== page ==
Thursday, January 5, 2012

Movie Review: Silent Hill

 Of the many films based upon a video-game, Silent Hill is one of my favorites (along with Resident Evil and Doom). The film stands out for its rich cinematography and convincing special effects.  The viewer is quickly immersed in the frightening environment.  Fans of the game will not be disappointed.

 The film starts out by establishing a little background.  Rose and Chris are adoptive parents of a little girl, Sharon.  Sharon sleepwalks, and during her episodes she talks about a place called "Silent Hill".  Her episodes place her in grave danger, as we see in the opening scene of the film when Rose and Chris narrowly rescue their adopted daughter from plummeting to her death off a cliff.

 Rose is determined to discover what is tormenting her daughter, and she believes the answer is in Silent Hill.  It becomes apparent later in the film that Chris is opposed to the idea.  Rose and Sharon leave without Chris's knowledge, and head for the remote former mining town.

 Chris discovers a wealth of information that his wife has discovered on her computer.  30 years earlier Silent Hill was a town in West Virginia which suffered an underground fire, killing many of the residents and making it uninhabitable.  It is considered one of the most haunted locations in America.  The location is cordoned off by the local authorities.

 Rose and Sharon stop at a gas station in not far from the one road that leads to Silent Hill.  Rose notices that Sharon's drawings now feature images of buildings and people on fire, and when she confronts her daughter about these drawings Sharon begins to cry and insist that she did not draw them.  This draws the attention of a female police officer, who attempts to question Rose but is waved-off.  Chris has been trying to contact Rose to no avail, but Rose calls him when her credit card is declined in the gas station.  It becomes clear that Chris may have also called the local police in search of his wife and child.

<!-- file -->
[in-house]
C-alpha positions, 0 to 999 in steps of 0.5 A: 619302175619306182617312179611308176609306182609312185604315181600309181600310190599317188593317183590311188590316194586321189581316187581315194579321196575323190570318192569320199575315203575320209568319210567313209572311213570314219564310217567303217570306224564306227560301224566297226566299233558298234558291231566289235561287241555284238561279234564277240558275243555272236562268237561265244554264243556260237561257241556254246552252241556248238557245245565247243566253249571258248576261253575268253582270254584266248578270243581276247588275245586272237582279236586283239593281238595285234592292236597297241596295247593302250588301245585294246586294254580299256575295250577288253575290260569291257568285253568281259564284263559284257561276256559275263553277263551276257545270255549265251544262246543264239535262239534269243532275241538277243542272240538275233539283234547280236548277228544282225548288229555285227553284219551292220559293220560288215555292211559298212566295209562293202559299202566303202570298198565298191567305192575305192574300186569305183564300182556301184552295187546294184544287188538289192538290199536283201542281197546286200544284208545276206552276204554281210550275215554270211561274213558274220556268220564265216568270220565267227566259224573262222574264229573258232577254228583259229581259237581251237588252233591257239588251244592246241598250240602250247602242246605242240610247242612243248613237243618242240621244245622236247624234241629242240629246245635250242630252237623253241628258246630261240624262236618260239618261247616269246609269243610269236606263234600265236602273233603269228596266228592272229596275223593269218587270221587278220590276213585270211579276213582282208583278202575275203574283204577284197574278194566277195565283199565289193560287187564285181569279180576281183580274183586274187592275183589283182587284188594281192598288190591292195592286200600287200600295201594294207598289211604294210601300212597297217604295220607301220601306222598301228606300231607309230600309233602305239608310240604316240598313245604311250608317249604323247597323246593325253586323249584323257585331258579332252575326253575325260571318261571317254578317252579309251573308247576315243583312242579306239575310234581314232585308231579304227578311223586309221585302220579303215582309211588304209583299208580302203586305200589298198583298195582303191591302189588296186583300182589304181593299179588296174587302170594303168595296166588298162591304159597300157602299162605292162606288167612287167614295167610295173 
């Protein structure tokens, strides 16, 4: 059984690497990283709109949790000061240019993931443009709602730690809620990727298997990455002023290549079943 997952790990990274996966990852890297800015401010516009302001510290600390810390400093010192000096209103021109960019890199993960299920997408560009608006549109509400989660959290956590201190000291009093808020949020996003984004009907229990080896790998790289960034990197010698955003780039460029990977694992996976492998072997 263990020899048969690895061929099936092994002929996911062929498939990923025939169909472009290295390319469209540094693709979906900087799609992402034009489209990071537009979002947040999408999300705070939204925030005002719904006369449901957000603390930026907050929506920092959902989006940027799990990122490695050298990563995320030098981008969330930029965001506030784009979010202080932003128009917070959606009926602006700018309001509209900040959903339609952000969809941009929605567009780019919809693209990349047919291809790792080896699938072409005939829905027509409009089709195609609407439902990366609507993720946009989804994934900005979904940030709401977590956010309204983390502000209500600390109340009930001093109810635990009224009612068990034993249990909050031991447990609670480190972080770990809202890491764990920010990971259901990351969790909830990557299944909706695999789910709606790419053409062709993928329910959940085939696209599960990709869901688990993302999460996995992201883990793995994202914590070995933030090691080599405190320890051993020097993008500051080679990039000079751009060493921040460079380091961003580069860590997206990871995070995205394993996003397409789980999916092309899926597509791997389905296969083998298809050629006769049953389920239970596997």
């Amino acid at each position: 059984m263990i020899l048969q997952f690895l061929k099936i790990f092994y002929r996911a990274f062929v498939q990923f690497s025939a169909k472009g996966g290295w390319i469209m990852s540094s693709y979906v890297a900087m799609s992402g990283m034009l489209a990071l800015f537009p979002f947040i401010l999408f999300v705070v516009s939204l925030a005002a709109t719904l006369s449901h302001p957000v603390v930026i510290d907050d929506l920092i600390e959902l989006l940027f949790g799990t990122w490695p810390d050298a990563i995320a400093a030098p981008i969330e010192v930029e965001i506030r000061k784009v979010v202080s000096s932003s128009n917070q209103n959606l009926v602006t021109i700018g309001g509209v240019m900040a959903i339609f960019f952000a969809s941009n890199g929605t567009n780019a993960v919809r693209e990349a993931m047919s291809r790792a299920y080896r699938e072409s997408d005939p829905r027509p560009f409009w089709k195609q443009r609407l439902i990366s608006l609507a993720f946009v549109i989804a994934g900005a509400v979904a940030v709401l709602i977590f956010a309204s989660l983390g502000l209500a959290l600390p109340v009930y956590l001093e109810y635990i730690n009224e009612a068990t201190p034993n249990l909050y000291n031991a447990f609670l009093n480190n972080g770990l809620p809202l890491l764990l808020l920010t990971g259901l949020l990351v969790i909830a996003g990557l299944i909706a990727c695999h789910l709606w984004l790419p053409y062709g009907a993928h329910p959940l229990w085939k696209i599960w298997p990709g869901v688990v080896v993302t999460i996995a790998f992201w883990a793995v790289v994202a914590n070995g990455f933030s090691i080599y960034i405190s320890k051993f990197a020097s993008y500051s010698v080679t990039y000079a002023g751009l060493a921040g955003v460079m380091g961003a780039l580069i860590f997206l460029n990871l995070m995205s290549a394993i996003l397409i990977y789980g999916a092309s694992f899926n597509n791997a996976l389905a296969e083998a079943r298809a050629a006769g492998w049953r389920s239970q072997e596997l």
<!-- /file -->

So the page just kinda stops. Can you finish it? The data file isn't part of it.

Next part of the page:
Rose and Sharon leave the gas station, only to be pulled over by the female police officer a short distance down the road.  As the officer approaches the car, Rose sees that the turn for Silent Hill is just ahead.  She tells Sharon to buckle-up and she speeds off, with the police officer on motorcycle and in pursuit.  Rose breaks through the gate that blocks to road to Silent Hill, and seems to lose the officer in the distance.  Suddenly, a young girl appears in the middle of the road and Rose swerves to miss her, crashing her vehicle.

 From this point forward, the movie roughly follows the video-game, with Rose taking the place of Harry, the game's protagonist.  Rose finds herself chasing what she believes is her daughter, and during her pursuit encounters both the strange residents of Silent Hill and reality-shifts that turn the drab and burnt-out environment into a hellish nightmare.  The film is not without its surprises.  Although it takes us through many familiar locations (such as the elementary school), it also draws from other games in the Silent Hill Franchise and has a twist in the story that makes the film stand out from the game. 

 The film has no lack of gore.  At one point, a young girl is captured by a giant creature on the steps of a church.  She is completely disrobed with one brutal rip of her clothes, and then a moment later her skin is completely removed by the same motion.  Blood-spray filled the air and blood spatter covered the screen.  Another woman is later depicted having barbed wire being driven into her crotch, through her body, and out the top of her head resulting in her being sawed in half vertically.  The highly detailed and well-executed special effects make scenes like these even more gut-wrenching.

 Whether intentionally or not, the films most significant cultural impact was its depictions of the "zombie" nurses.  In the game, these creatures appear as nurses in the hospital which have a parasite attached to their backs.  They are drawn toward movement and light, and are barely able to stand upright.  Their uniforms appear to be standard nurses attire with cardigans.  The film's version is hyper-sexual in comparison.  The nurses are depicted with their heads and faces completely obscured by a wrapping of stained bandages.  Their uniforms are curve-crushingly tight, pressing their breast until they spill out over their collars.  Their jerky and quick motions and moaning has an almost erotic quality.  The image has become iconic among fans of horror films.

 The end of the film is my only real complaint.  The film finishes on a down-note.  Though the protagonists are successful, it appears to be only a moral victory. The end of the video-game, though different, had the same kind of hollow "you won but..." feel to it.  Otherwise, the film was wonderful.

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